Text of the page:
4.9.1 Once again taking back his accusations of "September 1913" and praising the actions of the tragic heroes
5 Sailing to Byzantium
5.1 Yeats withdraws from the world and explores more personal themes. This is a stately, graceful journey of the mind and soul to an ancient and beautiful place Praising and celebrating the importance of art.
5.2 That is no country for old men.
5.2.1 rejects Ireland. He is no longer at ease in his birthplace
5.3 Whatever is begotten, born, and dies.
5.3.1 The youth are unaware of their mortality but they will grow old too
5.4 An aged man is but a paltry thing, A tattered coat upon a stick
5.4.1 Looks at himself in a negative light. Paints a grim self image which explains his longing to escape this imperfect world and enter an immortal one
5.5 Soul clap its hands and sing, and louder sing
5.5.1 The soul defies its ageing, mortal body. Repetition gives the simple, childlike, spontaneous, delightful image momentum
5.6 be the singing-masters of my soul. Consume my heart away
5.6.1 Having now made the journey to Byzantium (a journey of the imagination) Yeats' soul/heart can bask in the beauty of art. Contrasts heart and soul, body and spirit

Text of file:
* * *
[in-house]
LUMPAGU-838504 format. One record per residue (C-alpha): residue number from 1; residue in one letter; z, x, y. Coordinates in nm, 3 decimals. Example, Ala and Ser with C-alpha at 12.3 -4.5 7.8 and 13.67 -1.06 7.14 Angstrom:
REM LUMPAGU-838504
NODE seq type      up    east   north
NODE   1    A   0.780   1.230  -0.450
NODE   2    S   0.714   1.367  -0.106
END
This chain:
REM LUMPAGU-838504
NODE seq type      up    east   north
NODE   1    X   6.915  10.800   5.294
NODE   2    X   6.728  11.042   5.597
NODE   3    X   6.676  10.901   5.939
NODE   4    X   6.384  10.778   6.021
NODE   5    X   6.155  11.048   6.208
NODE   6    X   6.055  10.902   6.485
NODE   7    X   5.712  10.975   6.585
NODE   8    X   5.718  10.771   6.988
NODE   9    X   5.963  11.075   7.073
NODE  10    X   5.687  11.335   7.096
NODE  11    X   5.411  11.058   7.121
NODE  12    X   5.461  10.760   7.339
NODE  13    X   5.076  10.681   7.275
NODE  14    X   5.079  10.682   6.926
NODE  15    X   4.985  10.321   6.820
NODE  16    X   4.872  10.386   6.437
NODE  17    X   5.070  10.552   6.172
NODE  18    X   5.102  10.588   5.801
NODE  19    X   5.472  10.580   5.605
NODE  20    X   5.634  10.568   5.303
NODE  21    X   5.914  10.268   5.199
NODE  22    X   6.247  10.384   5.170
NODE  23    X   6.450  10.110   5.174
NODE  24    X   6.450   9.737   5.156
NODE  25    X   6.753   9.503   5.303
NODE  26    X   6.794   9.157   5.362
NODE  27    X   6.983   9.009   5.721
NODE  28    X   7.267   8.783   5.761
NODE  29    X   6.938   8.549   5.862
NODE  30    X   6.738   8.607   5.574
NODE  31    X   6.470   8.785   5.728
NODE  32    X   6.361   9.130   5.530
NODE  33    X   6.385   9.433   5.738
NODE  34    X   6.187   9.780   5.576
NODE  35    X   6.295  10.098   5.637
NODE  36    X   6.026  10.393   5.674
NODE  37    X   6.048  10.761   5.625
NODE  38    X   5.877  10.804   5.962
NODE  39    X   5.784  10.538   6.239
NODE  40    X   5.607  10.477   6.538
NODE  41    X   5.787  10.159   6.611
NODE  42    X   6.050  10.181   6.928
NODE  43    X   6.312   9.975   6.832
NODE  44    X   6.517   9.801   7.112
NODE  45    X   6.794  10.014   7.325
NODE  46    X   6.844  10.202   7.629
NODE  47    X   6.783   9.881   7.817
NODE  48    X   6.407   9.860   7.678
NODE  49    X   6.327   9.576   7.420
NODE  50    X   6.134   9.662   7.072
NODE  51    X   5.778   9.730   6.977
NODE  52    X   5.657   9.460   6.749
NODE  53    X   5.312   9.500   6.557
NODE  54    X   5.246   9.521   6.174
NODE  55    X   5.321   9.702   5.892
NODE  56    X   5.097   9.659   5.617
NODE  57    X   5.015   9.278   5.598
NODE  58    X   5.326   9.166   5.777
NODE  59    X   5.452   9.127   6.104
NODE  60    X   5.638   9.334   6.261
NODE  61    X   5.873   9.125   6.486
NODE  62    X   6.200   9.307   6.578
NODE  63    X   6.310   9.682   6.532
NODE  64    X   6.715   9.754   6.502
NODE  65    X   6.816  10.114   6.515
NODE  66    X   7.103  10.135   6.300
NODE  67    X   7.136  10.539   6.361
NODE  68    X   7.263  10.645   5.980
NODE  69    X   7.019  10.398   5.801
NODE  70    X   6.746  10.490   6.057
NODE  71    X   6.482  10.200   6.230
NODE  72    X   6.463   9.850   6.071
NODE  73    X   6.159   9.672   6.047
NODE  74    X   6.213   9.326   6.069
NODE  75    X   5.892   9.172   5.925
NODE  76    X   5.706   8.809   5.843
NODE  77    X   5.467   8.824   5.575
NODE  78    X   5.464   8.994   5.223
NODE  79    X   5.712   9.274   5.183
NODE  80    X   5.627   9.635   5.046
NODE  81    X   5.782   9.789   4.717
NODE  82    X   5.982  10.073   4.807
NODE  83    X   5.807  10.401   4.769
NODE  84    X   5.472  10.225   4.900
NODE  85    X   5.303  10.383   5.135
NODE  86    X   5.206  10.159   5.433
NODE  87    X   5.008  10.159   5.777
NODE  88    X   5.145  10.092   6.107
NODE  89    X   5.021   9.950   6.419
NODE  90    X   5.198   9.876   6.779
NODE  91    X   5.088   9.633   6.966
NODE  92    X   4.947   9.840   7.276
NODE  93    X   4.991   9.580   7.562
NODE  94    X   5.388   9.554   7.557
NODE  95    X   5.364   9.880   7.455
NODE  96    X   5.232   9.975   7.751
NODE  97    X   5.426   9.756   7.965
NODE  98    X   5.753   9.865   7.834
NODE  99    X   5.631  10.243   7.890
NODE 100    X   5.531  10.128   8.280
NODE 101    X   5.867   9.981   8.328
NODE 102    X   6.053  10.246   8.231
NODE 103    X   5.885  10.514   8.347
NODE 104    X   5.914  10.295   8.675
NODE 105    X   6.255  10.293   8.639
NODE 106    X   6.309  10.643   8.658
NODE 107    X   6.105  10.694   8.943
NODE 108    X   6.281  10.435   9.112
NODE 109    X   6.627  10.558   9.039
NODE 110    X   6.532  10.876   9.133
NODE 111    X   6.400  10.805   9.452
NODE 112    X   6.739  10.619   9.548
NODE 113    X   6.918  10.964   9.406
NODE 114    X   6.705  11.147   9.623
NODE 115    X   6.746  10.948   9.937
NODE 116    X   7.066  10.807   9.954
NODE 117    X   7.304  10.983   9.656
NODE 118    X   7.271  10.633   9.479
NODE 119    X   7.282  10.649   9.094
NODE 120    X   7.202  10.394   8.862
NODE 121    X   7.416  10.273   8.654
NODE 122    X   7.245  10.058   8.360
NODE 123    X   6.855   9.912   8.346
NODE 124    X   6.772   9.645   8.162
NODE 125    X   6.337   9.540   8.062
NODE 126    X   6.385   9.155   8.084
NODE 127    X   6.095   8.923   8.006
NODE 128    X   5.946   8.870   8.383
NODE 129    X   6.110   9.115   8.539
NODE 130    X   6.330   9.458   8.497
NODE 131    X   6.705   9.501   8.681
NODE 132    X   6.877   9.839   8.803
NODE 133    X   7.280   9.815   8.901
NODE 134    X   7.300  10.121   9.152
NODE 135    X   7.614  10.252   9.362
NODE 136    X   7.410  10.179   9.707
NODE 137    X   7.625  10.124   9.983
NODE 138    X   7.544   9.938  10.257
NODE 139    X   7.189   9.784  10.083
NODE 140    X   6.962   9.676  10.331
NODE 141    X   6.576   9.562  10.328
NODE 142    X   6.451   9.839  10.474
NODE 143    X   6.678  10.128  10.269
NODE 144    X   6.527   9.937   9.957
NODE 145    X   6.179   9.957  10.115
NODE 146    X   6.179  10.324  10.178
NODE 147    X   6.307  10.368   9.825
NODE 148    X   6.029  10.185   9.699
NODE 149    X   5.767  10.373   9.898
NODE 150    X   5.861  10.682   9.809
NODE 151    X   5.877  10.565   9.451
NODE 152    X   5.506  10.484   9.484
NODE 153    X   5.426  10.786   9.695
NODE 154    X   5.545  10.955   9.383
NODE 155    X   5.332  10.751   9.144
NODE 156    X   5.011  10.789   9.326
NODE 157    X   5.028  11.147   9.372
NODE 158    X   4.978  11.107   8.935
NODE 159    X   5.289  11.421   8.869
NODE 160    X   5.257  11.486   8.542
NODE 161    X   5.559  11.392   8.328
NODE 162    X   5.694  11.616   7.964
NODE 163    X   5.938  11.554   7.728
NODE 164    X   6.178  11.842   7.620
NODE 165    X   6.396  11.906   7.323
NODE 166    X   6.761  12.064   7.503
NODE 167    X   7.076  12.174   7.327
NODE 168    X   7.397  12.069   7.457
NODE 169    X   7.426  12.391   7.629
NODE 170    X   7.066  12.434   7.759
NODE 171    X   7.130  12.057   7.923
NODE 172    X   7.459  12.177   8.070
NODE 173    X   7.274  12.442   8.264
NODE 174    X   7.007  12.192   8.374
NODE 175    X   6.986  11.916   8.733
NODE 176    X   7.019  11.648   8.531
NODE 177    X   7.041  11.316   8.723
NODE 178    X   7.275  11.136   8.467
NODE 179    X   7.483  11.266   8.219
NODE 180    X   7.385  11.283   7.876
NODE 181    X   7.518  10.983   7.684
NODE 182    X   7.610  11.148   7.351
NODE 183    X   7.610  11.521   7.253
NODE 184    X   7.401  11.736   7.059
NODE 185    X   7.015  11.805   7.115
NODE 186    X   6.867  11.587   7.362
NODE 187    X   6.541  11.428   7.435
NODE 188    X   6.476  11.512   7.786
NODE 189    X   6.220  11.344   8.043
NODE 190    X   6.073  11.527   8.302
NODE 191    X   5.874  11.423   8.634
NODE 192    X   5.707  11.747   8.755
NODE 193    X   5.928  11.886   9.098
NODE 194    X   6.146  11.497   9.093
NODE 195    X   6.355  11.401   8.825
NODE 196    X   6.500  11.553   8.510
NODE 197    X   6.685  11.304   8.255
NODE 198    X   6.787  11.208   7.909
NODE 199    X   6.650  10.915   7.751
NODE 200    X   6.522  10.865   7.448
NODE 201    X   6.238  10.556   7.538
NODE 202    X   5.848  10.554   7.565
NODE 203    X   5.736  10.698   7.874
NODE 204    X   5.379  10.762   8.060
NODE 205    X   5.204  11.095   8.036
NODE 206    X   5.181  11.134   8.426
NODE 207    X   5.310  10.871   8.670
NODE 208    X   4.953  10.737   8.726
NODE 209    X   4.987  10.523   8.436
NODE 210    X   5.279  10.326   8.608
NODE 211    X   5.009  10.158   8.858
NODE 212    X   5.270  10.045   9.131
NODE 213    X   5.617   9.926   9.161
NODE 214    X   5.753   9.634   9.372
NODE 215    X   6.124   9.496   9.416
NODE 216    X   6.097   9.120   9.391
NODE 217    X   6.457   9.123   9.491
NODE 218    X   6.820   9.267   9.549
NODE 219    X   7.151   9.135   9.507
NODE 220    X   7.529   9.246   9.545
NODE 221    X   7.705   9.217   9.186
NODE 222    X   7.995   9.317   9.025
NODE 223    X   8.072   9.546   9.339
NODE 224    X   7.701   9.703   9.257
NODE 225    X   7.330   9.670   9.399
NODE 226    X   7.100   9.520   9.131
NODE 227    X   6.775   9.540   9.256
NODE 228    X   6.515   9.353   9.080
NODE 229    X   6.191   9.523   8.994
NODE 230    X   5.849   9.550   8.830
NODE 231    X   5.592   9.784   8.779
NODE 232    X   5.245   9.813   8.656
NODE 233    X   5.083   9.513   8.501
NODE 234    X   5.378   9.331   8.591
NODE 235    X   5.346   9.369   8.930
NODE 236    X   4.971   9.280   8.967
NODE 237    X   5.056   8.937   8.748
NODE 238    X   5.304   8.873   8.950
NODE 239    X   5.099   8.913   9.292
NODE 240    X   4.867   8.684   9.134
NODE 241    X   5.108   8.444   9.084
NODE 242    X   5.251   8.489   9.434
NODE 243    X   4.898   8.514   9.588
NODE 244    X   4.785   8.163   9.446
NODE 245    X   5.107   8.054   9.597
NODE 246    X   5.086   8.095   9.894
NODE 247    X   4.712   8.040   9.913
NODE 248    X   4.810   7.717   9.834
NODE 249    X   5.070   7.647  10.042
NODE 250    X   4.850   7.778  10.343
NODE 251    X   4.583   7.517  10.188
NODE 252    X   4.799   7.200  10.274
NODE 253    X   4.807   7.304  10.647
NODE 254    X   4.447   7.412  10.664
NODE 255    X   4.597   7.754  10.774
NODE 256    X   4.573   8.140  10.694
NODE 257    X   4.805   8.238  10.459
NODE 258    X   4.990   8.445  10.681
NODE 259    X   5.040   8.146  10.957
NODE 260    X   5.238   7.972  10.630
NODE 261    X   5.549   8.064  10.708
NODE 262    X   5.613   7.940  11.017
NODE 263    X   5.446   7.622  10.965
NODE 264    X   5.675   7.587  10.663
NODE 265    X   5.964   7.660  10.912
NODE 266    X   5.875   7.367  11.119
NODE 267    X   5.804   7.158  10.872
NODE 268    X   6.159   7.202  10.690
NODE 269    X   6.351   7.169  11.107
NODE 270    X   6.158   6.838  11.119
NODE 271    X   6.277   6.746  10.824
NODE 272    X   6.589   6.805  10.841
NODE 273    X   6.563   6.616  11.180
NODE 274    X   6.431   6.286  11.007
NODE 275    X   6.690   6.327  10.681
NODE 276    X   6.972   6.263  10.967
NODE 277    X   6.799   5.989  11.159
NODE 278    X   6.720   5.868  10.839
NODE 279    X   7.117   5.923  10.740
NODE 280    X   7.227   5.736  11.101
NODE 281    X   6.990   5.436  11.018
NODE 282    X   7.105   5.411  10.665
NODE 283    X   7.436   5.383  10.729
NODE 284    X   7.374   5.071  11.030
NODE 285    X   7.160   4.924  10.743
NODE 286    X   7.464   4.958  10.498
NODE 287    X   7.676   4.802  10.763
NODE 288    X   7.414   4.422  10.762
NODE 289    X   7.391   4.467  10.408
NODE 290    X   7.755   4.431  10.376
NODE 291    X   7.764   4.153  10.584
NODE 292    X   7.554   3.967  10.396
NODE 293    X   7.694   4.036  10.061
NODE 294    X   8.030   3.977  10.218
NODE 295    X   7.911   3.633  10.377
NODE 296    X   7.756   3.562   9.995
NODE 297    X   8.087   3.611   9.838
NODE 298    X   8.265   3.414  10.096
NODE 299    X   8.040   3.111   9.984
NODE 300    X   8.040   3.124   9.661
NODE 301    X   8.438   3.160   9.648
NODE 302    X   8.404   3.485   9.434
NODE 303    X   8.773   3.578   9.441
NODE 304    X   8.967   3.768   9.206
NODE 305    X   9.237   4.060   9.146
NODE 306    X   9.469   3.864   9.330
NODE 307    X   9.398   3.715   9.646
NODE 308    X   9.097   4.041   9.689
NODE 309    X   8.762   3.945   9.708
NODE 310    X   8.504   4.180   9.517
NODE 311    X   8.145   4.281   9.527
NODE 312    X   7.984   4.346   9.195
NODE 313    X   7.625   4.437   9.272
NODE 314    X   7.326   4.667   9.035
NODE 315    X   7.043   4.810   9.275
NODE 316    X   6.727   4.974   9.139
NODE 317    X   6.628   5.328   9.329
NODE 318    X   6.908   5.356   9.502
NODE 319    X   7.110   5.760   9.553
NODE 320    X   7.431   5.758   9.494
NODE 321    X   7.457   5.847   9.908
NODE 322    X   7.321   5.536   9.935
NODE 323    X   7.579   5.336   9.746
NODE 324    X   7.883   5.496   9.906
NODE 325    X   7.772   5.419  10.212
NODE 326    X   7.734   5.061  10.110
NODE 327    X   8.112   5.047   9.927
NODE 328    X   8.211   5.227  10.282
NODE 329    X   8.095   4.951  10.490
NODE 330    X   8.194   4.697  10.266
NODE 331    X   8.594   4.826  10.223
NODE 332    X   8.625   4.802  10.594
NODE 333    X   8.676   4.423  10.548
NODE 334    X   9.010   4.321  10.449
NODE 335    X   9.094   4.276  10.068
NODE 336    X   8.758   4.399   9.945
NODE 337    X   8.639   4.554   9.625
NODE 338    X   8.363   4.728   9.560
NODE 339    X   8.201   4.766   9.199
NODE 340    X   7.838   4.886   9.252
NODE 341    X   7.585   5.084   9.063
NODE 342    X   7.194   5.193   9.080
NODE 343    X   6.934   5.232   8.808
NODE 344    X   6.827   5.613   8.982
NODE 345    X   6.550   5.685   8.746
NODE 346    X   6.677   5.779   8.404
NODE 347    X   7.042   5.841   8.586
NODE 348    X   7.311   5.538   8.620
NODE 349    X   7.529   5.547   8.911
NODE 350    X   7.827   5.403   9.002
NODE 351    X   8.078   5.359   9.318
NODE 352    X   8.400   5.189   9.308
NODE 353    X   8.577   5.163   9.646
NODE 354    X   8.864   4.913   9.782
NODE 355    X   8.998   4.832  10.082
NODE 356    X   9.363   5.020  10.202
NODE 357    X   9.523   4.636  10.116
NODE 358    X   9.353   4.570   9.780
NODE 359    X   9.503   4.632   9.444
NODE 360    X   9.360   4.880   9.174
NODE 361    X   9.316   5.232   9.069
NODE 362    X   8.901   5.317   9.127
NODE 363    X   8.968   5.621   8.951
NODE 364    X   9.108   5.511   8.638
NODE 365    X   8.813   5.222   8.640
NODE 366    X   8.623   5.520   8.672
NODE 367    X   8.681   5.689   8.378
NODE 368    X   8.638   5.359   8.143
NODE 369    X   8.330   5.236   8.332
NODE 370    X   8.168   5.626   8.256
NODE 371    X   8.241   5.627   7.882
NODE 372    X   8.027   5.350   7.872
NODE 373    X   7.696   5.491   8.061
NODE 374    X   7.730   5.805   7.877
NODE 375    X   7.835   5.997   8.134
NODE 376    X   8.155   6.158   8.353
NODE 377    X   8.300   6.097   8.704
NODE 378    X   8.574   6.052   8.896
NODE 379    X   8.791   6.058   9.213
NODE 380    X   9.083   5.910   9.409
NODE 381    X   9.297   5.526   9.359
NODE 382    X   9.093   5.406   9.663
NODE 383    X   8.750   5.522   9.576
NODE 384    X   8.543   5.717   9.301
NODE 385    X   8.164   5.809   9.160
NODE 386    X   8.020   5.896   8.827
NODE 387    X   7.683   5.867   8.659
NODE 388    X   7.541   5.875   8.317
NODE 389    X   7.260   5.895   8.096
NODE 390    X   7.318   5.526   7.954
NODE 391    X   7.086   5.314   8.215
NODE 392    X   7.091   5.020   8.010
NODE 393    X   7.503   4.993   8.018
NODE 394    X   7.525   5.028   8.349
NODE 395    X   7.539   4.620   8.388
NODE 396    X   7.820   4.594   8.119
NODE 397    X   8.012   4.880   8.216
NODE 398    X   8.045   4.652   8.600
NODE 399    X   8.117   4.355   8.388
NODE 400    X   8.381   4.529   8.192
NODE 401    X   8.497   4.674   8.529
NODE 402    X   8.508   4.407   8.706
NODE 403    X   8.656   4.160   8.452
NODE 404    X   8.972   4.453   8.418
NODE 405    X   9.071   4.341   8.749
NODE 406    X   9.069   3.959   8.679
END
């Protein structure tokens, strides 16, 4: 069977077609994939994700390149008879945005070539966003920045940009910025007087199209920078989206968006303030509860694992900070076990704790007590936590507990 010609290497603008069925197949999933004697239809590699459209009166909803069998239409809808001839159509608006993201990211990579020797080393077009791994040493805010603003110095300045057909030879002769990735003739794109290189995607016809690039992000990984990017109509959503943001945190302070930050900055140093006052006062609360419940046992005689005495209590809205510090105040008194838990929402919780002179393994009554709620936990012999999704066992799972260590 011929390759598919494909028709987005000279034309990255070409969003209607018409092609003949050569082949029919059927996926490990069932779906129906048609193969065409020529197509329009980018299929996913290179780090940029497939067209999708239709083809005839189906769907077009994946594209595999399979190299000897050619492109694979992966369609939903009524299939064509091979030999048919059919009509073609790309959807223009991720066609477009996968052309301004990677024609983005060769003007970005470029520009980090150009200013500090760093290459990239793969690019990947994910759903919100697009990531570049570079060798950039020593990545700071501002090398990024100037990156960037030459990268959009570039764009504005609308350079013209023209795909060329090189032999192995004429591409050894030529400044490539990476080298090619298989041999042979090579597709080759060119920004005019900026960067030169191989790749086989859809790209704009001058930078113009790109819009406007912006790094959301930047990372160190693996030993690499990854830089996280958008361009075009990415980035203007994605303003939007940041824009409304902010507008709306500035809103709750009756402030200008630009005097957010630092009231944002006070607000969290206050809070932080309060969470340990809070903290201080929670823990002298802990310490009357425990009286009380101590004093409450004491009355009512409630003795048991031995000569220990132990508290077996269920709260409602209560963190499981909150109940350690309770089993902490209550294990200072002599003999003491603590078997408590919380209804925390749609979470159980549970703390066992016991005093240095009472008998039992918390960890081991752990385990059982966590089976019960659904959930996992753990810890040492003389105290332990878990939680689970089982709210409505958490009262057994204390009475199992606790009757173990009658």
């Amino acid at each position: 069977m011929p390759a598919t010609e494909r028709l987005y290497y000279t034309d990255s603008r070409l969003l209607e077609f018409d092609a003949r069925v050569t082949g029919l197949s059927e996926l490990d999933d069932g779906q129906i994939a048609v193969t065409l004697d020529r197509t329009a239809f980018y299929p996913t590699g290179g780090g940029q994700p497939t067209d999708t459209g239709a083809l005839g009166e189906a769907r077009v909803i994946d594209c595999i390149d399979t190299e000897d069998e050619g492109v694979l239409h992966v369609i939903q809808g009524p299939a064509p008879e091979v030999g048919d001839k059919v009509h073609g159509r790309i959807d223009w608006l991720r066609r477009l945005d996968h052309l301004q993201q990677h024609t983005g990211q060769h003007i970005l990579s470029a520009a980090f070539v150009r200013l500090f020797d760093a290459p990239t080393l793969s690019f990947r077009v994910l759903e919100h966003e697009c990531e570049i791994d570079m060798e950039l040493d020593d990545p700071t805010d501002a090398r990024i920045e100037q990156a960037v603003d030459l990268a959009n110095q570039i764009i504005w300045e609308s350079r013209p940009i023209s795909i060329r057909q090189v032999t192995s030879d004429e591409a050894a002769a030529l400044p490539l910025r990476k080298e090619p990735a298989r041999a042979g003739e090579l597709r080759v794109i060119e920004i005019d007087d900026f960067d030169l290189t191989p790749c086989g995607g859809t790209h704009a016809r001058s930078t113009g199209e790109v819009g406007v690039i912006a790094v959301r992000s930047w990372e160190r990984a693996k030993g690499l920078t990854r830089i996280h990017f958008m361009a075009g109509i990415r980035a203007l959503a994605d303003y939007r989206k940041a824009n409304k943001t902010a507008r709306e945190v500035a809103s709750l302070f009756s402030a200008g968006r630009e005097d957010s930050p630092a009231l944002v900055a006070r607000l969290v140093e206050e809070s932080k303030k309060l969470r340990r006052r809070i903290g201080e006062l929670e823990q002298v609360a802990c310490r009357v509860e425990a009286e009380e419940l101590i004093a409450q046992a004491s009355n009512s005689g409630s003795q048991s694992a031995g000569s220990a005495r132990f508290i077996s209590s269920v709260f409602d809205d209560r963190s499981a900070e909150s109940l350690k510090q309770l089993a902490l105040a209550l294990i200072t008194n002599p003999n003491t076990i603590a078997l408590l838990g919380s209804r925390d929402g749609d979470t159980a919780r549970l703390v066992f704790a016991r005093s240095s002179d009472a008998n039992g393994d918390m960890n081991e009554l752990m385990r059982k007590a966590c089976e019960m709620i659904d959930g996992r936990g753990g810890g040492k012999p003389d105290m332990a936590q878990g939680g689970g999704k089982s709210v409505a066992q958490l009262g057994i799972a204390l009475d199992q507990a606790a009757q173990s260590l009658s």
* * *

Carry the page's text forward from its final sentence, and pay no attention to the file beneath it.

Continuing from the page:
5.7 Once out of nature I shall never take My bodily form from any natural thing...to sing To lords and ladies of Byzantium Of what is past, or passing, or to come.
5.7.1 Rejects the natural world, conjures up an elegant civilisation in his mind
6 An Irish Airman Foresees his Death
6.1 Writing as Major Robert Gregory who died in action in 1918 allows Yeats to speak with foresight. There is a determined, certain tone and a feeling of the inevitable
6.2 I know that I shall meet my fate
6.2.1 The poem begins with a sense of urgency. He seems to be confronting his destiny which he feels was doomed from the onset (TITLE)
6.3 Those that I fight I do not hate, Those that I guard I do not love
6.3.1 He does not hate the Germans, he does not love the British. The mention of "Kiltartan Cross" creates an image of an unassuming, sympathetic man.
6.4 No likely end could bring them loss Or leave them happier than before.
6.4.1 The people whom he cares about will be unaffected by the outcome. "My country", "My countrymen" = emphasis on himself shows his true commitment
6.5 A lonely impulse of delight Drove to this tumult in the clouds
6.5.1 presents us with the haunting Romantic explanation, not "law", "duty", "public men", but a "lonely impulse". Was this done on a whim out of love for his cause (like the rebels in Easter 1916)
6.6 In balance with this life, this death.
6.6.1 calculated, clear, understanding tone. The choice was an impulse but it was a balanced decision. Showing Gregory's final moment and the futility of life